Probiotics During Pregnancy

Women who take probiotics during their first trimester of pregnancy may be less likely to suffer from the most unhealthy form of obesity after giving birth, according to research. A study by scientists at the University of Turku in Finland suggests that manipulating the balance of bacteria in the gut may help to fight obesity. Probiotics are bacteria that help to maintain a bacterial balance in the digestive tract by reducing the growth of harmful bacteria. They are part of the normal digestive system and play a role in controlling inflammation. Researchers have for many years been studying the potential of using probiotic supplementation to address a number of intestinal diseases. More recently, obesity researchers have investigated whether the balance of bacteria in the gut might play a role in making people fat.

Kirsi Laitinen, a nutritionist and senior lecturer at the University of Turku, said that the results of the study, presented today at the European Congress on Obesity, were an encouraging sign of the impact of a diet supplemented with probiotics on adiposity. Adiposity, or central obesity, is a particularly unhealthy form of obesity associated with fat bellies. “The women who got the probiotics fared best,” she said. “One year after childbirth, they had the lowest levels of central obesity as well as the lowest body fat percentage. “We found [adiposity] in 25 per cent of the women who had received the probiotics along with dietary counselling, compared with 43 per cent of the women who received diet advice alone.” In the study, 256 women were randomly divided into three groups during the first trimester of pregnancy.

Two of the groups received dietary counselling consistent with what is recommended during pregnancy for healthy weight gain and optimal foetal development. They were also given food such as spreads and salad dressings with monounsaturated and polyunsaturated fatty acids, as well as fibre-enriched pasta and breakfast cereal to take home. One of those groups also received daily capsules of probiotics containing Lactobacillus and Bifidobacterium, which are the most commonly used probiotics. The other group received dummy capsules. A third group received dummy capsules and no dietary counselling. The capsules were continued until the women stopped exclusive breastfeeding, after up to six months. The researchers weighed the women at the start of the study, which was funded by the Social Insurance Institution of Finland, the Academy of Finland and the Sigrid Jusélius Foundation, a medical research charity.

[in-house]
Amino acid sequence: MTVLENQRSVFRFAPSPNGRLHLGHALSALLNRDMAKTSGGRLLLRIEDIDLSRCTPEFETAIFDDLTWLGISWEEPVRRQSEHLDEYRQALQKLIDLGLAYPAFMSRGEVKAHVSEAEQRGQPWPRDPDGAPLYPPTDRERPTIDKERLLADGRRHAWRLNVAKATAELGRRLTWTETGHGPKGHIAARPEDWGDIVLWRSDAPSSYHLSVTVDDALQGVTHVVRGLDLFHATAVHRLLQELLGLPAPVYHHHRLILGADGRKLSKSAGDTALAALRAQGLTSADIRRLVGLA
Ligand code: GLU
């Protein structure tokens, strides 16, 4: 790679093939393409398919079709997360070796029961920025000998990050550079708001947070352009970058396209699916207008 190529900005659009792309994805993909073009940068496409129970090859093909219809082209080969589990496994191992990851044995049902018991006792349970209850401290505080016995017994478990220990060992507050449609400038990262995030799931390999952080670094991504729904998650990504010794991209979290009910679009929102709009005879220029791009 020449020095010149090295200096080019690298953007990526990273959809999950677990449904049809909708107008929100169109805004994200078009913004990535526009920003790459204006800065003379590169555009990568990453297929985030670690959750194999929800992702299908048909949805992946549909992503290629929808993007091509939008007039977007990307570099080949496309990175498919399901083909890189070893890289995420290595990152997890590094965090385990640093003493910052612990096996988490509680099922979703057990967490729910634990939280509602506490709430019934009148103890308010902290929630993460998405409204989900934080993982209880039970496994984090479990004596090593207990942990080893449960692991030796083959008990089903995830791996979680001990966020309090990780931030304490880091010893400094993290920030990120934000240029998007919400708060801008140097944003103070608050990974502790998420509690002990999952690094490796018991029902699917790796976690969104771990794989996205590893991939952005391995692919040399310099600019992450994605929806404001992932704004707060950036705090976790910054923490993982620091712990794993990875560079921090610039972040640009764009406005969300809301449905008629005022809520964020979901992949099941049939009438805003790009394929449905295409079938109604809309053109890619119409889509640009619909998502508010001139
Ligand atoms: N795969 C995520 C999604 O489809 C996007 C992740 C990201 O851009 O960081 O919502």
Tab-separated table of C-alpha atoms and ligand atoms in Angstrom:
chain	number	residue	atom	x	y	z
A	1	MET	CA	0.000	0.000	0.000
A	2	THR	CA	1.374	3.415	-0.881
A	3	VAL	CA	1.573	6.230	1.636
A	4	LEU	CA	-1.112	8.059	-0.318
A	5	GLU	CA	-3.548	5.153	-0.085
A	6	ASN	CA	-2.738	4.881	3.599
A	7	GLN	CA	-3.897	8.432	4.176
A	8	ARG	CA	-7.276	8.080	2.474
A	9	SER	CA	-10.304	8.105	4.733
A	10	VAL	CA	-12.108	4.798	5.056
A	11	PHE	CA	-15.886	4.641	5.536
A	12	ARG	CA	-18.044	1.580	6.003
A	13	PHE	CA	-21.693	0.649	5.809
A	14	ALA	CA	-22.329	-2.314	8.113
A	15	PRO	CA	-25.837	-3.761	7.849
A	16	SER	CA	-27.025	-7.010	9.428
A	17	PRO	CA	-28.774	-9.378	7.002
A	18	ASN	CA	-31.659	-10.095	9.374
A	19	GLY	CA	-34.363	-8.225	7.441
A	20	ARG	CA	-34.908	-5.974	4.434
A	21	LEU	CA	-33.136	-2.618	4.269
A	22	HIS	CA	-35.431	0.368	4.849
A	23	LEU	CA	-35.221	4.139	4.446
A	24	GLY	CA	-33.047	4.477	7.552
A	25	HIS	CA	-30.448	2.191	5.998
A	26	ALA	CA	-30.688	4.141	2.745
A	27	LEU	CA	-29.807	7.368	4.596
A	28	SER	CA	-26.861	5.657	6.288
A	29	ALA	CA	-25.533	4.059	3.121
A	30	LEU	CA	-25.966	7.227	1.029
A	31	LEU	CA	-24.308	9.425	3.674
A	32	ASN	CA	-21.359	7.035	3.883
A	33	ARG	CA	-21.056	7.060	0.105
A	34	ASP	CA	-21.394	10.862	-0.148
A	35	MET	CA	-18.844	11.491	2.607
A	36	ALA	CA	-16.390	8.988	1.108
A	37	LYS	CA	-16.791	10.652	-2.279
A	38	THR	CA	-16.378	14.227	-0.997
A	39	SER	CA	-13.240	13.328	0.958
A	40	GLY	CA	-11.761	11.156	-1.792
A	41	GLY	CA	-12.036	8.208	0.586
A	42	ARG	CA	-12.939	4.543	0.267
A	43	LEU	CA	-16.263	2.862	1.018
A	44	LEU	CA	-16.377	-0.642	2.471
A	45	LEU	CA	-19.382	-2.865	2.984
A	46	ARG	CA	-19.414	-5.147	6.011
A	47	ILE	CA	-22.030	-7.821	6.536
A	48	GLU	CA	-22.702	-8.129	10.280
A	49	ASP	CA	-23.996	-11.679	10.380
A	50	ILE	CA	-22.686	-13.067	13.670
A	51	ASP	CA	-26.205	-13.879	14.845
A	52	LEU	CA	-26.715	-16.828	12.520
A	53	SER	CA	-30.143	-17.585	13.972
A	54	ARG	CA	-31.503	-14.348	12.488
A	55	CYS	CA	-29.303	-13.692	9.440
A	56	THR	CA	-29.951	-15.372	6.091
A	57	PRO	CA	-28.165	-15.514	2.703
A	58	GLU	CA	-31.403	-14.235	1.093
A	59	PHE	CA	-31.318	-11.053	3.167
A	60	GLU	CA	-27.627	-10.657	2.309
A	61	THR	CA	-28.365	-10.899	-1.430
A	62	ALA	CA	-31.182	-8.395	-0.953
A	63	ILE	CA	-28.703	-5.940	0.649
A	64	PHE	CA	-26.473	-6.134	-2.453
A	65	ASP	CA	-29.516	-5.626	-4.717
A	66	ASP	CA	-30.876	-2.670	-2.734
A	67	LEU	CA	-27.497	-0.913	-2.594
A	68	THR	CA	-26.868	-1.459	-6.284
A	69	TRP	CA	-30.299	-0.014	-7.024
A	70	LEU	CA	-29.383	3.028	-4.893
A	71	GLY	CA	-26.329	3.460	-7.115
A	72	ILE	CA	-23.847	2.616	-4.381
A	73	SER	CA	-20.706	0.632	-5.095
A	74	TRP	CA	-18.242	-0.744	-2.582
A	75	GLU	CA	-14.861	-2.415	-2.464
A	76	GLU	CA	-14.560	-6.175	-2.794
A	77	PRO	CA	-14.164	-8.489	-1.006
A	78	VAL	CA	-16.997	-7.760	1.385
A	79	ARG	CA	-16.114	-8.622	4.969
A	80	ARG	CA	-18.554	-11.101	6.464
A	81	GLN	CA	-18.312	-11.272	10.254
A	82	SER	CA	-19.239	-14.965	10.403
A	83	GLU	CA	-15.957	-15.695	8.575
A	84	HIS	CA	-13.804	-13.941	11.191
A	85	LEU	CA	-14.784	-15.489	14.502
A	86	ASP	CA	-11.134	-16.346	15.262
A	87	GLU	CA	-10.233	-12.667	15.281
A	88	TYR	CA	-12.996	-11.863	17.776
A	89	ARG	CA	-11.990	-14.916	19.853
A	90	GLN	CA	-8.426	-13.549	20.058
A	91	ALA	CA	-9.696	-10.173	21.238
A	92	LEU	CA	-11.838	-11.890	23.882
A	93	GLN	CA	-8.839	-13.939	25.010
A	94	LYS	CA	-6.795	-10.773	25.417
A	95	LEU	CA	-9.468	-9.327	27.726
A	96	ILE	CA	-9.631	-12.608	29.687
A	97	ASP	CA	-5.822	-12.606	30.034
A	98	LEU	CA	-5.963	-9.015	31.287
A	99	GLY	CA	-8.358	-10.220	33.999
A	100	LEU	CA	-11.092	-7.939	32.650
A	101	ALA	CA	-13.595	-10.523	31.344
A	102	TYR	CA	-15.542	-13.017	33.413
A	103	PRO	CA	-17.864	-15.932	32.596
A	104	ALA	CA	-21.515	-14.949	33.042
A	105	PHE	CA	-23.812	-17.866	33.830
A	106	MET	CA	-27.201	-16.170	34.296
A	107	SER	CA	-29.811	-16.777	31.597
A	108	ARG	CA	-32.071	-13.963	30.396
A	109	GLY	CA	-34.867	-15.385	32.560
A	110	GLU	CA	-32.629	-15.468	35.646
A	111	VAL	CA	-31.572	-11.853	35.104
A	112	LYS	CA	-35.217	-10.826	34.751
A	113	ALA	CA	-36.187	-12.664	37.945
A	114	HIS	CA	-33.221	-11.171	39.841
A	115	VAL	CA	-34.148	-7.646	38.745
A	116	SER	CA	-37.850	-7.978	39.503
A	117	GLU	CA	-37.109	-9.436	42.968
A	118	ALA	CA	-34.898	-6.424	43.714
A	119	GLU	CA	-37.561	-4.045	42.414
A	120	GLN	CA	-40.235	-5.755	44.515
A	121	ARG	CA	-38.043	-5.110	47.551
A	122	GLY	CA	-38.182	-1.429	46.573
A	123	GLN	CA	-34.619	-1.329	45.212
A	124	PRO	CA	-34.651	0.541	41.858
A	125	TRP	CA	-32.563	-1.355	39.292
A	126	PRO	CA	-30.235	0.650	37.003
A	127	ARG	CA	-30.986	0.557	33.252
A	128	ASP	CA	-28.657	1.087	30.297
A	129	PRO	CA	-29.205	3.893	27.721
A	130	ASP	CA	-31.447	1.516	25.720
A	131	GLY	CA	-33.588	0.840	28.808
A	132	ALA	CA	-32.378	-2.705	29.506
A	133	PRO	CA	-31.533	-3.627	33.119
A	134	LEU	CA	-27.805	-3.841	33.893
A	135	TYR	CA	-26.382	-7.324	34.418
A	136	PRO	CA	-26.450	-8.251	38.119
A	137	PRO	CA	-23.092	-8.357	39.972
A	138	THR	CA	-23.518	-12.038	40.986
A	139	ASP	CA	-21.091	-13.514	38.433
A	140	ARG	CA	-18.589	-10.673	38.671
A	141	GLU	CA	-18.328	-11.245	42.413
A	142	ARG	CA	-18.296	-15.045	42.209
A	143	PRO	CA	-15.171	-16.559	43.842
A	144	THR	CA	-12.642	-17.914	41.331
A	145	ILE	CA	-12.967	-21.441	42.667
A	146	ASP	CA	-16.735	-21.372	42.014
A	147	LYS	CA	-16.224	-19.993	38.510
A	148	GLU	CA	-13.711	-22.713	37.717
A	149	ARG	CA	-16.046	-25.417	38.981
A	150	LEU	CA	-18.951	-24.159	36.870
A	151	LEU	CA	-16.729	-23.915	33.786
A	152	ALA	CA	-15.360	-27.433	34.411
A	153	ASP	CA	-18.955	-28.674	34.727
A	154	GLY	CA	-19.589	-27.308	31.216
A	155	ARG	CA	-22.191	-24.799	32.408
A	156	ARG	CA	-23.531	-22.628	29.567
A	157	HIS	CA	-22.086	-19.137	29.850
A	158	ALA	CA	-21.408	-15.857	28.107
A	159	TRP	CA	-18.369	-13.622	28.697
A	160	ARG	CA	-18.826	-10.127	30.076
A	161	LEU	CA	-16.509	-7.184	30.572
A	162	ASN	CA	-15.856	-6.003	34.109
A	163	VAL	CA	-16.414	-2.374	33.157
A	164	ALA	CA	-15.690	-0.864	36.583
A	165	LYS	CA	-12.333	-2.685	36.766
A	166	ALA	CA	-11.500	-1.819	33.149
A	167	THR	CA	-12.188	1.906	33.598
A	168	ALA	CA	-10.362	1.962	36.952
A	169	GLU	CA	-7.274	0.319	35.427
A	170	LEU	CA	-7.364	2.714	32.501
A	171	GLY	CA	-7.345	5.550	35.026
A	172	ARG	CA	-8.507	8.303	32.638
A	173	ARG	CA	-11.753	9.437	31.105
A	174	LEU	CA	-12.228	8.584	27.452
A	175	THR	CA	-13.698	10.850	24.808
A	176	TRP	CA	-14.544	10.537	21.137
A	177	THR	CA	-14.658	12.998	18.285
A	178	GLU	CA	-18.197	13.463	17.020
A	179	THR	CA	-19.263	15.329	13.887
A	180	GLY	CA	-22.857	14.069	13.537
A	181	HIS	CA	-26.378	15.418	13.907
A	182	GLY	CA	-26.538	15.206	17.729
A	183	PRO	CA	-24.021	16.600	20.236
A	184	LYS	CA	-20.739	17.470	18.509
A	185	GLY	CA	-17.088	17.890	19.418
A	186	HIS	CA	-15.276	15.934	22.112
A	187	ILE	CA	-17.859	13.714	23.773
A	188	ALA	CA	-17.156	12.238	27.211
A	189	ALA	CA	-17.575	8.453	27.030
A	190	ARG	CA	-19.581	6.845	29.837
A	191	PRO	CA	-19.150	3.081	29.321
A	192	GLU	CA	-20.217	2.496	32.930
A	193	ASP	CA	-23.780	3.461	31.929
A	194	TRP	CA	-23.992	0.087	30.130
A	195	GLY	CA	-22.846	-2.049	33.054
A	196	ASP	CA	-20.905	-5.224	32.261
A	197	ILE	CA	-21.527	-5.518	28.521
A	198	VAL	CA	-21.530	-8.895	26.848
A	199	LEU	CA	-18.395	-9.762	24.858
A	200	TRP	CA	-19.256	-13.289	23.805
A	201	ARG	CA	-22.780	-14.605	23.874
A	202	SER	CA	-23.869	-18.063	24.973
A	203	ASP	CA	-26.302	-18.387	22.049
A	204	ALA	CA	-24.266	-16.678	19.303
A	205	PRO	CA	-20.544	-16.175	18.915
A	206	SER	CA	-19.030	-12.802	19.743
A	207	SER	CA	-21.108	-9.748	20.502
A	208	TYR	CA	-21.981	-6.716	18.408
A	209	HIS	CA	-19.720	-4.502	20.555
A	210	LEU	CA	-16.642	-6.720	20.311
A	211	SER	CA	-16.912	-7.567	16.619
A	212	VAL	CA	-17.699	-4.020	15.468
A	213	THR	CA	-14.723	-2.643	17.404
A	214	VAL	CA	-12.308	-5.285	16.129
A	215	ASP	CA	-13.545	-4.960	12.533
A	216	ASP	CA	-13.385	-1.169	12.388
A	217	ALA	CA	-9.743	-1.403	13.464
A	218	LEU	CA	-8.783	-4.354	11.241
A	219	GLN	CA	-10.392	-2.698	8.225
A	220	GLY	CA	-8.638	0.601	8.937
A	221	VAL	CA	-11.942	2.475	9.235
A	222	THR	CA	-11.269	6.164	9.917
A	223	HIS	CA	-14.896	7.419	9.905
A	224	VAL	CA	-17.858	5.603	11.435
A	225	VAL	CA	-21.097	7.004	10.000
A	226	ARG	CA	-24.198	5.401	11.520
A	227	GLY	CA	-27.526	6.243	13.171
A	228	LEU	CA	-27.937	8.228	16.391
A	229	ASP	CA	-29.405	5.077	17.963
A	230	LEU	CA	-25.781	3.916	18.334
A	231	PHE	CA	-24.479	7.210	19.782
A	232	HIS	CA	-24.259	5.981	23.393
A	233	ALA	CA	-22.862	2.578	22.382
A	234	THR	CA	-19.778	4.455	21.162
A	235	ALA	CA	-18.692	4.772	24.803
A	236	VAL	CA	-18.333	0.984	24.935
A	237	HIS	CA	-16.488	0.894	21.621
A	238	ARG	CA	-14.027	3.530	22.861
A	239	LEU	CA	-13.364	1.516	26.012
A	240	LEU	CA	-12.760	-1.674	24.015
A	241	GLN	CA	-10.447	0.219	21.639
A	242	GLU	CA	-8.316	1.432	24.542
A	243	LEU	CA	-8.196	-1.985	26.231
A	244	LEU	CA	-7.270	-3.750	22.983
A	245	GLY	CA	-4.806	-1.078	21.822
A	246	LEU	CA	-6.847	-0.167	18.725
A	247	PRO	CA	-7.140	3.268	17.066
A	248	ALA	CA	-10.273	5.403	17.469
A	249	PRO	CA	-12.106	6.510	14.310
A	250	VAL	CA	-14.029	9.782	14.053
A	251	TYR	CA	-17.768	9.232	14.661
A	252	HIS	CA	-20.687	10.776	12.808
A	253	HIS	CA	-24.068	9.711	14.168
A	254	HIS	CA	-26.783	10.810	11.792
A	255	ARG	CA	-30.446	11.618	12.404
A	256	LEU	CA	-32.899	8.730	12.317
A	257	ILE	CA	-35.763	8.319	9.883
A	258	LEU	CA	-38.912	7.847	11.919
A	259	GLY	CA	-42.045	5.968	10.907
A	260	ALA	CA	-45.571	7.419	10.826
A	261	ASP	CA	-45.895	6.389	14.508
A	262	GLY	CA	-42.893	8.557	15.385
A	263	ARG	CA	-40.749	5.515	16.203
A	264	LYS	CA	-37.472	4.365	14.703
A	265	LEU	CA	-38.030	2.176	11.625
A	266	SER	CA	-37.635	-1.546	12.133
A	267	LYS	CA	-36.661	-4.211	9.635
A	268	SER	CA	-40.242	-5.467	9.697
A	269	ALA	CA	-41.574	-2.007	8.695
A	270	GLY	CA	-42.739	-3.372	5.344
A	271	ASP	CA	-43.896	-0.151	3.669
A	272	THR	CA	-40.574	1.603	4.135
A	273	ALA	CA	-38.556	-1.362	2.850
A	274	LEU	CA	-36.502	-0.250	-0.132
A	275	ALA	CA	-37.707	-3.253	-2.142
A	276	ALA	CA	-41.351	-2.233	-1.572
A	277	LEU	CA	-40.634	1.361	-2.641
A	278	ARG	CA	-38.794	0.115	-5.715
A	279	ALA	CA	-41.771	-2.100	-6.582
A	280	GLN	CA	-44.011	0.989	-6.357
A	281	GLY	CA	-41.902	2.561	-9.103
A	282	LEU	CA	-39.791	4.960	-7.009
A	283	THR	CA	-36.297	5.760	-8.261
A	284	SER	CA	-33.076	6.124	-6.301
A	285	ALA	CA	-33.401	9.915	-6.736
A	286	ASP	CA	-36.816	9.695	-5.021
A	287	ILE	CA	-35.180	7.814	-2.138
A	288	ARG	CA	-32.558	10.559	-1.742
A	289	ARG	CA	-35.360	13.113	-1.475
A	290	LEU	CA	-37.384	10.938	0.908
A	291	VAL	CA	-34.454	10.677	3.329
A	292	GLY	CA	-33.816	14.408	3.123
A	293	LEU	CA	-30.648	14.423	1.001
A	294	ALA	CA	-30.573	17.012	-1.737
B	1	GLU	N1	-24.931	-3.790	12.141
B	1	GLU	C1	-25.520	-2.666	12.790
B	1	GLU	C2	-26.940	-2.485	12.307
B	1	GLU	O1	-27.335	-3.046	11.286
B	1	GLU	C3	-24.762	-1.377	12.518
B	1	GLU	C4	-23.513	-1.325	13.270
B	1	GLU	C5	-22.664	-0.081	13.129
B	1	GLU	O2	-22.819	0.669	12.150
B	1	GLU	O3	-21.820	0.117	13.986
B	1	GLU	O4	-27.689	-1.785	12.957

At the end of the study they weighed them again and measured their waist circumference and skin fold thickness. Central obesity — defined as a body mass index (BMI) of 30 or more or a waist circumference over 80 centimetres — was found in 25 per cent of the women who had been given the probiotics as well as diet advice. That compared with 43 per cent of the women who got dietary counselling alone and 40 per cent of the women who got neither diet advice nor probiotics. The average body fat percentage in the probiotics group was 28 per cent, compared with 29 per cent in the diet advice only group and 30 per cent in the third group. Ms Laitinen said that further research was needed to confirm the potential role of probiotics in fighting obesity. One of the limitations of the study was that it did not take into account the mothers’ weight before pregnancy, which may influence how fat they later become.

She said that she and her colleagues would continue to follow the women and their babies to see whether giving probiotics during pregnancy had any influence on the health of the women’s children. “The advantage of studying pregnant women to investigate the potential link between probiotics and obesity is that it allows us to see the effects not only in the women, but also in their children,” she said. “Particularly during pregnancy, the impacts of obesity can be immense, with the effects seen both in the mother and the child. Bacteria are passed from mother to child through the birth canal, as well as through breast milk, and research indicates that early nutrition may influence the risk of obesity later in life. There is growing evidence that this approach might open a new angle on the fight against obesity, either through prevention or treatment.”

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